Protein consumption is a hot topic these days. How much is enough? What type of protein? How often? What time of day? The amount of protein needed varies from one person to the next and fluctuates throughout life. Frequency of consumption differs for each individual as well. Some people require a bit of animal protein with almost every meal. Others do well with primarily vegetarian protein sources, but once or twice a week find it strengthening to consume a high-quality animal protein. Still others do best with no animal protein at all. In any case, here are some important all encompassing protein tips.
- In all cases, from poultry to beef, from salmon to lamb, when possible and feasible purchase organic and fresh cage-free meats and wild fishes. Conventional protein production has increasingly relied upon the use of hormones, antibiotics and unnatural feed, as well as caging processes that allow for little or no mobility during the animal’s life.
- If access to fresh meat and fish is not feasible, the freezer section of health food stores generally has ecologically raised and wild-caught fish, as well as organic and grass-fed red meats and poultry. And regardless of quality, always look for manufacturers who provide the date it was frozen, to ensure freshness.
- Canned fish is one way to have a quick and easy protein option on hand. Look for fish that is canned in water or olive oil, such as tuna, salmon and sardines.
- If you are partial to red meat, stick with the leanest cuts and choose moderate portion sizes.
- Studies show that organic eggs are richer in nutrition than conventional eggs. Look for free-range, vegetarian-feed eggs, which are produced by chickens under less stressful circumstances. You can also check out your local farmers market for fresh farm eggs. And surprisingly, there is no nutritional difference between brown and white eggs.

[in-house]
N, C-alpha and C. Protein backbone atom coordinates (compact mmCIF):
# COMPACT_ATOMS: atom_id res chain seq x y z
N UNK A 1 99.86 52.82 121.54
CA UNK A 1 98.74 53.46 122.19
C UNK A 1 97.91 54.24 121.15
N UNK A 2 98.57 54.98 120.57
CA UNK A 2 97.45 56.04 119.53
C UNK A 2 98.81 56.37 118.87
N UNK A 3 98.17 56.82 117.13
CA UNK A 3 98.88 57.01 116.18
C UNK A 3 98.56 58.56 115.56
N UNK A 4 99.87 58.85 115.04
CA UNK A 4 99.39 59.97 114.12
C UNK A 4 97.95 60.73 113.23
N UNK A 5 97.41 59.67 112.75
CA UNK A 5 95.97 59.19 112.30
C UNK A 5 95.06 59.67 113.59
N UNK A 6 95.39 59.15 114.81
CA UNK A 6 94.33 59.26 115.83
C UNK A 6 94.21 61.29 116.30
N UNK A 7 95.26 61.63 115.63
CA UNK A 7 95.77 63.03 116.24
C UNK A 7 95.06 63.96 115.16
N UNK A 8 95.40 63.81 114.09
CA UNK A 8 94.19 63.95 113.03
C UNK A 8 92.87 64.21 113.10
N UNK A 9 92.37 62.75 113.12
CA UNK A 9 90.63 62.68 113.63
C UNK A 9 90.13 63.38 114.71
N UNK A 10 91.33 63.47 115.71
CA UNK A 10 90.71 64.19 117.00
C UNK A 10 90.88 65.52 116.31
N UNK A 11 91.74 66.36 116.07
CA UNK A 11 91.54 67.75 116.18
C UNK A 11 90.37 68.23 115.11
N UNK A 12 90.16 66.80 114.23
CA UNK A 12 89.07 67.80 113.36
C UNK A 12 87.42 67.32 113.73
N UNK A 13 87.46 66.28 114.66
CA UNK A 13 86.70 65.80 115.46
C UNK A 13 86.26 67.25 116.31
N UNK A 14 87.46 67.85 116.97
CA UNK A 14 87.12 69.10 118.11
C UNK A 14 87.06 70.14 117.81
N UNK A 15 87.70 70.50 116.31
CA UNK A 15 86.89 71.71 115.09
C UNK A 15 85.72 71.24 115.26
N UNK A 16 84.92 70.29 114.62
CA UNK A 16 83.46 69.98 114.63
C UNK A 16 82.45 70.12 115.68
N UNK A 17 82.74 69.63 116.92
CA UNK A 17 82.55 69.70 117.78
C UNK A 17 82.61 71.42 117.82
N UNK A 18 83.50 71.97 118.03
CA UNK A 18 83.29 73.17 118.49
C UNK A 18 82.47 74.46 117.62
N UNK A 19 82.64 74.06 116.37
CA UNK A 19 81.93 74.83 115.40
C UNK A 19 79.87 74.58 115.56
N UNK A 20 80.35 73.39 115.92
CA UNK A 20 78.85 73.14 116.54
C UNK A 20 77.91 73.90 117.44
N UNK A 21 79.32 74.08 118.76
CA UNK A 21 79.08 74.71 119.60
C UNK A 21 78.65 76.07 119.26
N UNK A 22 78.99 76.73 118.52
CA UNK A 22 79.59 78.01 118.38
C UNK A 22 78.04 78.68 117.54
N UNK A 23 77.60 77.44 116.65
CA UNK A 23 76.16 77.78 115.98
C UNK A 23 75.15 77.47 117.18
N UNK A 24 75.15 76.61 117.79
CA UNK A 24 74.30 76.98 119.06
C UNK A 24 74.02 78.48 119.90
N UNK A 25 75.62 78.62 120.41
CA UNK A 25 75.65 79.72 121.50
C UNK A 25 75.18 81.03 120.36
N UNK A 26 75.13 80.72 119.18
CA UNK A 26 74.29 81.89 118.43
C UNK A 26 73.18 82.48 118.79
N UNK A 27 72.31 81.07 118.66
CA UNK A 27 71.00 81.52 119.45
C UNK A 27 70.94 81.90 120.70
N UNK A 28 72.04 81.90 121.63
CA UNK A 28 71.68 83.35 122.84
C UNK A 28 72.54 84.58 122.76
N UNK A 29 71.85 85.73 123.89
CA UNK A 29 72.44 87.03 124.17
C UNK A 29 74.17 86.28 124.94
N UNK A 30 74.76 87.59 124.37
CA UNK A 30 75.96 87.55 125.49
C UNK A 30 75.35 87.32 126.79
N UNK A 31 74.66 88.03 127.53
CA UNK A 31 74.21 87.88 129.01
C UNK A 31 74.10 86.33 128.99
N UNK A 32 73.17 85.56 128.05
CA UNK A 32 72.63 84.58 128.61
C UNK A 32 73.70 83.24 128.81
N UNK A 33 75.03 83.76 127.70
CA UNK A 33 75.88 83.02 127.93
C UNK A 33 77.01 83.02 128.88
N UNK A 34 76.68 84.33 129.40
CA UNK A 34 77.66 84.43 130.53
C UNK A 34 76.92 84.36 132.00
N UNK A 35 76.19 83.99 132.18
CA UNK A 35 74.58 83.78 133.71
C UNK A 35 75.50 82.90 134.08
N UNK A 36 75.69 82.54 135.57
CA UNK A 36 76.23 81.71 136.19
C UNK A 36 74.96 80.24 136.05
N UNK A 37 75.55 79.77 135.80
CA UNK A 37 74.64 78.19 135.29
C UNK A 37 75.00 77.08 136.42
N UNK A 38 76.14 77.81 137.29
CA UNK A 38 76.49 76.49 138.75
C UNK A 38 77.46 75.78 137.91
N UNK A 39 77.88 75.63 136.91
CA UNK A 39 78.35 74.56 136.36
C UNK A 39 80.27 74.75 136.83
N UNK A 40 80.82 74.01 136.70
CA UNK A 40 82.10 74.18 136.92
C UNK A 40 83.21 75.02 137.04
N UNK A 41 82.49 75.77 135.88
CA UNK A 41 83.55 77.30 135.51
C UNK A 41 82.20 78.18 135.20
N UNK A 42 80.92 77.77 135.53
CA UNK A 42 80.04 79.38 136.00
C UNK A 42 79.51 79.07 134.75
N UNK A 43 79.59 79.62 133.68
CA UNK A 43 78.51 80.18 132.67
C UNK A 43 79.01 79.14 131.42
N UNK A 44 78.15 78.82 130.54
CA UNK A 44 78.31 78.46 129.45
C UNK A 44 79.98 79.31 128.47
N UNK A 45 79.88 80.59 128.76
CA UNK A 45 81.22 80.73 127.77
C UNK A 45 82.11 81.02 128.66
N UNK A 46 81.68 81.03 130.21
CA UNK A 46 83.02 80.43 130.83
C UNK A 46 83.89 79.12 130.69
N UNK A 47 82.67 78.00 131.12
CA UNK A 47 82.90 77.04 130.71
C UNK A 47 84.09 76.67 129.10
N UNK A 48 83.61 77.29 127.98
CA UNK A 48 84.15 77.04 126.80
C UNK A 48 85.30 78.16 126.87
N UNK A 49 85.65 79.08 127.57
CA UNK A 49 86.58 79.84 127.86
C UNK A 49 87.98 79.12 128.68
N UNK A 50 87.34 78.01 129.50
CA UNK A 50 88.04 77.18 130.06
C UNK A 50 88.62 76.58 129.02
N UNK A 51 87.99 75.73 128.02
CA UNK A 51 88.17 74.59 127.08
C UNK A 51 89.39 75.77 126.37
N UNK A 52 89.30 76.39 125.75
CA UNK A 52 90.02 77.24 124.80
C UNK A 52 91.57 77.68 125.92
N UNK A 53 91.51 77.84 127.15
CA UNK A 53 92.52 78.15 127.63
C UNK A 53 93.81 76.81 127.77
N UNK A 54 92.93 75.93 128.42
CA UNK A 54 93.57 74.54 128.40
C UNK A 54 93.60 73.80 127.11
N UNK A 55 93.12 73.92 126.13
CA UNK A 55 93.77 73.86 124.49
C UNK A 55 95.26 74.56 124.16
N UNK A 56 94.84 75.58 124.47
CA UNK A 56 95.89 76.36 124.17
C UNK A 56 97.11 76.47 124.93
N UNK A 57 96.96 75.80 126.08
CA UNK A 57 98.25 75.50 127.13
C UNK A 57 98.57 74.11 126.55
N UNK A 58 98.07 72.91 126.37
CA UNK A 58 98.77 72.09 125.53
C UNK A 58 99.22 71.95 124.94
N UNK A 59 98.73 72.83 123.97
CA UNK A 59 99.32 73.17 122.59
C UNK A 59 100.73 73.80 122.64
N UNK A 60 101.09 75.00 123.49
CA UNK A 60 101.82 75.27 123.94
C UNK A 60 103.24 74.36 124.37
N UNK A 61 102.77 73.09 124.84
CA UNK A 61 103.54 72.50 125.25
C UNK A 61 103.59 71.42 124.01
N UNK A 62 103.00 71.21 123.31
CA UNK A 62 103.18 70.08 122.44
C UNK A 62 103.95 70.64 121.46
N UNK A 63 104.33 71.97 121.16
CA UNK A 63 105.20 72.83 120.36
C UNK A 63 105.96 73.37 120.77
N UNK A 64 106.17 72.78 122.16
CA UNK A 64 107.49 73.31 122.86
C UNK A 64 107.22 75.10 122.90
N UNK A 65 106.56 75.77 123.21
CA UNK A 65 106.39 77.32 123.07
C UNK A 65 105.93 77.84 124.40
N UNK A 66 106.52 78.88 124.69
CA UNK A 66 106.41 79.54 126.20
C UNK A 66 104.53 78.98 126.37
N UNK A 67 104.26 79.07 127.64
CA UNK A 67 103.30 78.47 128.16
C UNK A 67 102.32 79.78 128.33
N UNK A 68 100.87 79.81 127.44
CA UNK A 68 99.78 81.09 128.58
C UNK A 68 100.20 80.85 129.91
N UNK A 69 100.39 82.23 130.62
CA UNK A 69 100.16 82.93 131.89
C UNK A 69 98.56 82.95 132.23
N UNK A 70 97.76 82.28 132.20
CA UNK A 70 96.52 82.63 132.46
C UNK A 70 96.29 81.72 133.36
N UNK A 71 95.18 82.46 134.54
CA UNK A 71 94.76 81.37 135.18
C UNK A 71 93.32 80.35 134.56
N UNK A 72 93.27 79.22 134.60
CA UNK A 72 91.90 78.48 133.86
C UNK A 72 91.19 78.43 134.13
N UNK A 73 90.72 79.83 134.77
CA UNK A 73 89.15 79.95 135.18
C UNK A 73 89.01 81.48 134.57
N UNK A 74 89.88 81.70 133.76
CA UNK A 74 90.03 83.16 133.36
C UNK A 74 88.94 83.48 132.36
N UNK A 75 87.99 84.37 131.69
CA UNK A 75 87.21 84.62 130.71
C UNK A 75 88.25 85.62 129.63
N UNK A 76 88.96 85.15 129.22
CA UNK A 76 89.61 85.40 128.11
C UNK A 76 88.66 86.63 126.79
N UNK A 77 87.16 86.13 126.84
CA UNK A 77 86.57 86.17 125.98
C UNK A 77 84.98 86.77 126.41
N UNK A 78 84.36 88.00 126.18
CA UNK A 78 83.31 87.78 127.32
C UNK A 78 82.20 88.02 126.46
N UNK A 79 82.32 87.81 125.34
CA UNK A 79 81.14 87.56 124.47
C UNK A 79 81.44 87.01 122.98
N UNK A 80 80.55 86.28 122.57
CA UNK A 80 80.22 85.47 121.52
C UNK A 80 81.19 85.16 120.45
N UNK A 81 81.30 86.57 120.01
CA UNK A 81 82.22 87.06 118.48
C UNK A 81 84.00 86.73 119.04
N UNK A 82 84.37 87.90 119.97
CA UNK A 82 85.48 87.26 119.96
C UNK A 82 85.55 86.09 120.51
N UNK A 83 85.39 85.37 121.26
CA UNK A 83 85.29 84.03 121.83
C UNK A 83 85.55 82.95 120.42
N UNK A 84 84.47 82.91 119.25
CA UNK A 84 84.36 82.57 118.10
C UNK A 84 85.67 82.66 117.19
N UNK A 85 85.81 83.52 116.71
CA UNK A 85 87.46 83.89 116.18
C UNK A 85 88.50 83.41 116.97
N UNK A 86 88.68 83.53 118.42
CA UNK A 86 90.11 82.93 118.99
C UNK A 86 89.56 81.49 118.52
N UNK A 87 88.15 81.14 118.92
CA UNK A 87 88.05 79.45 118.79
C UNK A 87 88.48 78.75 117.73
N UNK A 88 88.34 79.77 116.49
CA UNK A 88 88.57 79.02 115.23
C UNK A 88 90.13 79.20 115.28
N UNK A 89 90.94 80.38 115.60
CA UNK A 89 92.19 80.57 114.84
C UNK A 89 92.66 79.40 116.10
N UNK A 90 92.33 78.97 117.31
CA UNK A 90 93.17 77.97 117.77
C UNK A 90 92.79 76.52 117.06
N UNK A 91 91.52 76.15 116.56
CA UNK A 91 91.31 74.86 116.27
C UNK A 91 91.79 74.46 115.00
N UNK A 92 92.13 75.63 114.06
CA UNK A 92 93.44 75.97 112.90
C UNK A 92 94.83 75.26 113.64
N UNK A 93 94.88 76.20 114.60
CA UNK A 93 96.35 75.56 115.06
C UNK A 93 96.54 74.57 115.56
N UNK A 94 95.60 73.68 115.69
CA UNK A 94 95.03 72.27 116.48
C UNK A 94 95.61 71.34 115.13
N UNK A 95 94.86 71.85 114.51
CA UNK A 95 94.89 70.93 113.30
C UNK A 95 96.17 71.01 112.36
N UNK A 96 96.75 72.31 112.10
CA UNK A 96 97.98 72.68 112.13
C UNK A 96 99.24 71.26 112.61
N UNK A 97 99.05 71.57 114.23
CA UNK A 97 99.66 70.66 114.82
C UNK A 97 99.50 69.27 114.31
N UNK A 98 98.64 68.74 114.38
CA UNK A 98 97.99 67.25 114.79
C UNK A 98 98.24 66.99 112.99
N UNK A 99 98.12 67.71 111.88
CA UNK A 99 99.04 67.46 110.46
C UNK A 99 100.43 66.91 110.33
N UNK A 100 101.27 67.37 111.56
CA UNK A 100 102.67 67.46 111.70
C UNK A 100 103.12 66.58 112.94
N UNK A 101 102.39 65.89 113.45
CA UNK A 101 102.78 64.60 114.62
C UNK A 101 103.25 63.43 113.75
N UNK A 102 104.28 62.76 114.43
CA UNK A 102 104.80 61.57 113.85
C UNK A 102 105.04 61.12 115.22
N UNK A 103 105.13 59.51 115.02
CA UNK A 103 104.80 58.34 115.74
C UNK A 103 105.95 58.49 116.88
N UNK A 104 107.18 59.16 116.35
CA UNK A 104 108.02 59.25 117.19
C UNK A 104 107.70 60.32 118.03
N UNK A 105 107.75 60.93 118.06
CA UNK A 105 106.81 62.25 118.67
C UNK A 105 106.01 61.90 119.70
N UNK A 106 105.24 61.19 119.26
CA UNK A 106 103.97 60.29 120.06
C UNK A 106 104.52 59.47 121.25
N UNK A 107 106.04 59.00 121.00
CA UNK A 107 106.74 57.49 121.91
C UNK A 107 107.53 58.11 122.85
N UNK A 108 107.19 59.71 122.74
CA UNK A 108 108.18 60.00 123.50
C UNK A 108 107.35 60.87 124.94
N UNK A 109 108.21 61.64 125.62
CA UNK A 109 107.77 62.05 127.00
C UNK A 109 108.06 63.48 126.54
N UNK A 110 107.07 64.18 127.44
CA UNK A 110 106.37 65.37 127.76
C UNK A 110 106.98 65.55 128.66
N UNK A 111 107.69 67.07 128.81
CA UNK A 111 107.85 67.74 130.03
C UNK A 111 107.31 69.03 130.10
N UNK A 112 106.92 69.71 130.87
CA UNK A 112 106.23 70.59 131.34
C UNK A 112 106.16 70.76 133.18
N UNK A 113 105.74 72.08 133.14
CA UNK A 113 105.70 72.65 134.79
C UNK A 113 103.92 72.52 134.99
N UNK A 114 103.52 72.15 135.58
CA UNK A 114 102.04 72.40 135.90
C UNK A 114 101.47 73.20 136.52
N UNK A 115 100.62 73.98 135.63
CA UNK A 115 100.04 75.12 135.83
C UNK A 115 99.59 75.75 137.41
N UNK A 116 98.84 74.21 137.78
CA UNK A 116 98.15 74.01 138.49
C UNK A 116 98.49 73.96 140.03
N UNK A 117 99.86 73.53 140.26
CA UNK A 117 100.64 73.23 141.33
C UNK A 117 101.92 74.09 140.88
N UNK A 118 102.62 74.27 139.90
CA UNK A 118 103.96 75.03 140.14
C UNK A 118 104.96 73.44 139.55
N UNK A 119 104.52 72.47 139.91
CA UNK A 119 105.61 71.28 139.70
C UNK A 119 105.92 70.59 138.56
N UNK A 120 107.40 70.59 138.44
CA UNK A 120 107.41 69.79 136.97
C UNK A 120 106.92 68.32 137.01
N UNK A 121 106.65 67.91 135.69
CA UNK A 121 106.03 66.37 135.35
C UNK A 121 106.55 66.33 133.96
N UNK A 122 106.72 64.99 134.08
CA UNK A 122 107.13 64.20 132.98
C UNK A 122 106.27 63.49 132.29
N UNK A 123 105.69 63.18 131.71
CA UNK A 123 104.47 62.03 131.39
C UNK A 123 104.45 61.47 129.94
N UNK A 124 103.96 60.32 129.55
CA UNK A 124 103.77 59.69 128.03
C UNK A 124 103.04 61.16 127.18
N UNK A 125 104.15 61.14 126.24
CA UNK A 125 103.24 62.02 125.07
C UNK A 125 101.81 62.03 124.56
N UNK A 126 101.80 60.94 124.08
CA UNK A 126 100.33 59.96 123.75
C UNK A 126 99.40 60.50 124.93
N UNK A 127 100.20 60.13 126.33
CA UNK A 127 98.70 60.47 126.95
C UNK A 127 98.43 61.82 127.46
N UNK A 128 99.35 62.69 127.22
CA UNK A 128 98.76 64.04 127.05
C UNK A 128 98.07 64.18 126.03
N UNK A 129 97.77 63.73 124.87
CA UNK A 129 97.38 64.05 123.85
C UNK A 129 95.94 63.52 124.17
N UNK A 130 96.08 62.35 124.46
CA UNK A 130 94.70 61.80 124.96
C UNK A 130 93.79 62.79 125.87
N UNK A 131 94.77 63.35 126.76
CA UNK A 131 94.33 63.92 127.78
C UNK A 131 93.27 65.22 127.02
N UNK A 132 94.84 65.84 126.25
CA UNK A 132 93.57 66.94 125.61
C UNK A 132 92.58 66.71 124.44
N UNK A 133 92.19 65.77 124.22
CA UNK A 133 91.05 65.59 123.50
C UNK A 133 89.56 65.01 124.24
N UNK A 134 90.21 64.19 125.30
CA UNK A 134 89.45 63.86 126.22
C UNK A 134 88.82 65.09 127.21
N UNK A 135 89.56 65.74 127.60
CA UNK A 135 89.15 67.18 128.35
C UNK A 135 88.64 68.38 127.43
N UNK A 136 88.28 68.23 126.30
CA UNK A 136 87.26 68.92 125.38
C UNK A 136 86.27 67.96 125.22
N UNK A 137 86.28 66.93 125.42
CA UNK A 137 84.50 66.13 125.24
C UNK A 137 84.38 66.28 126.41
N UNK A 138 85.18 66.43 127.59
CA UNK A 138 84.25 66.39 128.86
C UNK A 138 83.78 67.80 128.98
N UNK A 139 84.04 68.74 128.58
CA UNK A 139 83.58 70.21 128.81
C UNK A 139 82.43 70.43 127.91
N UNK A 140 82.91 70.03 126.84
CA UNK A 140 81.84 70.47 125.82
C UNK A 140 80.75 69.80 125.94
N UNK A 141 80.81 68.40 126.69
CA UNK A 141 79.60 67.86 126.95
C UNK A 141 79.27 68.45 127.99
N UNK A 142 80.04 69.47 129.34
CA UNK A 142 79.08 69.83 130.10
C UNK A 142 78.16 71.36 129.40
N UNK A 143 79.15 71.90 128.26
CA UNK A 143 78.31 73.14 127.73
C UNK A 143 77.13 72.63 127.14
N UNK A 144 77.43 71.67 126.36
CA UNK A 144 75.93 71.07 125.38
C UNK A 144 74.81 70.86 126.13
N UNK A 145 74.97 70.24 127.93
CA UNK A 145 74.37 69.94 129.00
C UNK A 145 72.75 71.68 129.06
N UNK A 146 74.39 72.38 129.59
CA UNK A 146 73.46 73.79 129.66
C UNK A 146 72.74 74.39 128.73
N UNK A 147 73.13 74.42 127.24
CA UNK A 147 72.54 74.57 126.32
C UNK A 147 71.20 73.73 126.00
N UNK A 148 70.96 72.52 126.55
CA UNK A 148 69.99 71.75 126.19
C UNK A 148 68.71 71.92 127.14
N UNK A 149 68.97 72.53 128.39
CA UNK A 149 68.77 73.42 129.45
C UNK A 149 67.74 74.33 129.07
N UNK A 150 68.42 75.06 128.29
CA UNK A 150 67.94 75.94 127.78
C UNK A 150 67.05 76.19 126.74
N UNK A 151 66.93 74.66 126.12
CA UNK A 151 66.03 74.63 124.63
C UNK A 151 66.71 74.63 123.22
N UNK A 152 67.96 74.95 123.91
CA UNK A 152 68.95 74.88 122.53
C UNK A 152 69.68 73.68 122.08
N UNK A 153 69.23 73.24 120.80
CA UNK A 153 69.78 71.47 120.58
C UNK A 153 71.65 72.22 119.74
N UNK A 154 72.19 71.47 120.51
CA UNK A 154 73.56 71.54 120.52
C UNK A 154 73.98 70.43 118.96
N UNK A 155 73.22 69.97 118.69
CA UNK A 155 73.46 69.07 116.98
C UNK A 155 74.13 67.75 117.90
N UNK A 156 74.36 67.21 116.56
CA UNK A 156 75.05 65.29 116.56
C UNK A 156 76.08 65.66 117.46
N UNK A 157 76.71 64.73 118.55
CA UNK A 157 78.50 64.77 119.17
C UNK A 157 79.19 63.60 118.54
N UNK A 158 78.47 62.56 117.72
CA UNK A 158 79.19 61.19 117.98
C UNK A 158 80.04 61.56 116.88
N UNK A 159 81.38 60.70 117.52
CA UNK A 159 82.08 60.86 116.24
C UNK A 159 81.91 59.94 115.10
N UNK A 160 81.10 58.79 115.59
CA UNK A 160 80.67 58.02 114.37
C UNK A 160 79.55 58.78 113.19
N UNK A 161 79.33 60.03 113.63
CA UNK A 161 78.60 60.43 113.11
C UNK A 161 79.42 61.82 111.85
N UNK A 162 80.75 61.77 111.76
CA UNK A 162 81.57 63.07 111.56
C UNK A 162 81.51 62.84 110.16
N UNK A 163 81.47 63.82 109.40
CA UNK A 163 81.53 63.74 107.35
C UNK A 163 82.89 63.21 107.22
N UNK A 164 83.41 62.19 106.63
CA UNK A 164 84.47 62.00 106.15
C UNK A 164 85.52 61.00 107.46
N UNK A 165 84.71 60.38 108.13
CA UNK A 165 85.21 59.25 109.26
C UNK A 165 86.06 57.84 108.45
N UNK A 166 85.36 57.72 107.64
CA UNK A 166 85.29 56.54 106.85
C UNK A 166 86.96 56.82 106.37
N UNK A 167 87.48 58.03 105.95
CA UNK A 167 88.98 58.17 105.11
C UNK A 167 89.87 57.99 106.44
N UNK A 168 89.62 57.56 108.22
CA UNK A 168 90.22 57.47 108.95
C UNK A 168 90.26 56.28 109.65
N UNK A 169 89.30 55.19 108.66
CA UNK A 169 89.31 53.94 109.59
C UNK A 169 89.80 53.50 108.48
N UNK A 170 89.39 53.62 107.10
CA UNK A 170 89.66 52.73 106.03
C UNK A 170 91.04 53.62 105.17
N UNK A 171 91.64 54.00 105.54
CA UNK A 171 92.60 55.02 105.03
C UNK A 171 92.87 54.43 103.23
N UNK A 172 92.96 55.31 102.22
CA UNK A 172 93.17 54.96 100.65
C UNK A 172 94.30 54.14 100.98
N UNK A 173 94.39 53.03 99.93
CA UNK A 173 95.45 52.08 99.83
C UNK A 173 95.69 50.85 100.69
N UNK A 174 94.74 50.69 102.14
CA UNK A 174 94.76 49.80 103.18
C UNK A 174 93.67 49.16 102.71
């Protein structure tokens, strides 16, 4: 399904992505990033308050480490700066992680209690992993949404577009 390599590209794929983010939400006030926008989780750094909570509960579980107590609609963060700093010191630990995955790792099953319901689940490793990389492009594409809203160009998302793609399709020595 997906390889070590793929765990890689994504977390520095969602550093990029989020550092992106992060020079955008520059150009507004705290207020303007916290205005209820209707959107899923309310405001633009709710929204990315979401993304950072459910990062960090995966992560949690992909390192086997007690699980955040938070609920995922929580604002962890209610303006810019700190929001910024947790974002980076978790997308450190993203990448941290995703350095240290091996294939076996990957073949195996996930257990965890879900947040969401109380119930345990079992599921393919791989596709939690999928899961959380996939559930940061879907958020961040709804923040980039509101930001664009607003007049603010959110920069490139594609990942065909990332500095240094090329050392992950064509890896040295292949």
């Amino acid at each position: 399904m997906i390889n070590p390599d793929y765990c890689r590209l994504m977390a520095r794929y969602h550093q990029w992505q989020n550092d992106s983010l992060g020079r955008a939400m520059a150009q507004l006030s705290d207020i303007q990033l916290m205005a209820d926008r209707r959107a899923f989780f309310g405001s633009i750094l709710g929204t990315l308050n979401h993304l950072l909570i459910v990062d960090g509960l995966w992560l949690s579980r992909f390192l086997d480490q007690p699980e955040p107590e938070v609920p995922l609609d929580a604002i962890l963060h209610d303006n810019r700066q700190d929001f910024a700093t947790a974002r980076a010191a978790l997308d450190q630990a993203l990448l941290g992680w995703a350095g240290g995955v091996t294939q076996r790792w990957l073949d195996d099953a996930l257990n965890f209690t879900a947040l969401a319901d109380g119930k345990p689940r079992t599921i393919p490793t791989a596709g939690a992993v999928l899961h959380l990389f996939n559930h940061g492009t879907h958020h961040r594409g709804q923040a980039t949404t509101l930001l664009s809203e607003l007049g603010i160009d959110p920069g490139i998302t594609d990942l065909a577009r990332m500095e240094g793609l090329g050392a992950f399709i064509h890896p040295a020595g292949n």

- Store all fresh meats in the fridge. Cook fresh meat within 2 to 3 days. Once cooked, it can last from 3 to 5 days, depending on the animal.
- Meats stored in the freezer should be used within a few months and must be defrosted prior to cooking. To avoid bacteria growth, meat should be defrosted in the refrigerator and not on the counter.
- Animal protein, unlike plant-based protein, is a complete protein providing all the essential amino acids the body needs.
- Animal protein is lasting fuel for the body, and consumed in the right amount throughout the day, can help reduce sugar and other food cravings in the evening.
- Protein is essential for the building, repairing and maintenance of every single cell in the body.
- Protein helps your body to build and maintain muscle.
- The best animal protein choices are fish and poultry as their fat to protein ratio is much lower than red meats and pork.
- Many fishes contain abundant omega 3 fatty acids (wild salmon, mackerel, artic char, sardines and albacore tuna).
- Animal protein can be difficult to digest and leaves the body feeling heavy and sluggish (best to reduce or remove it when cleansing the body).
- Animal protein (specifically red meat) is associated with extremely high fat content levels, particularly saturated fat. Saturated fat, when consumed in large amounts, has been attributed to high risks of chronic disease.
- Animals accumulate insecticides and other toxins.
- High intake of animal protein has been known to increase total blood cholesterol, low-density lipoprotein (LDL) cholesterol, obesity, and risks of stroke, kidney stones, osteoporosis and coronary heart disease.
At the end of the day, moderation is key.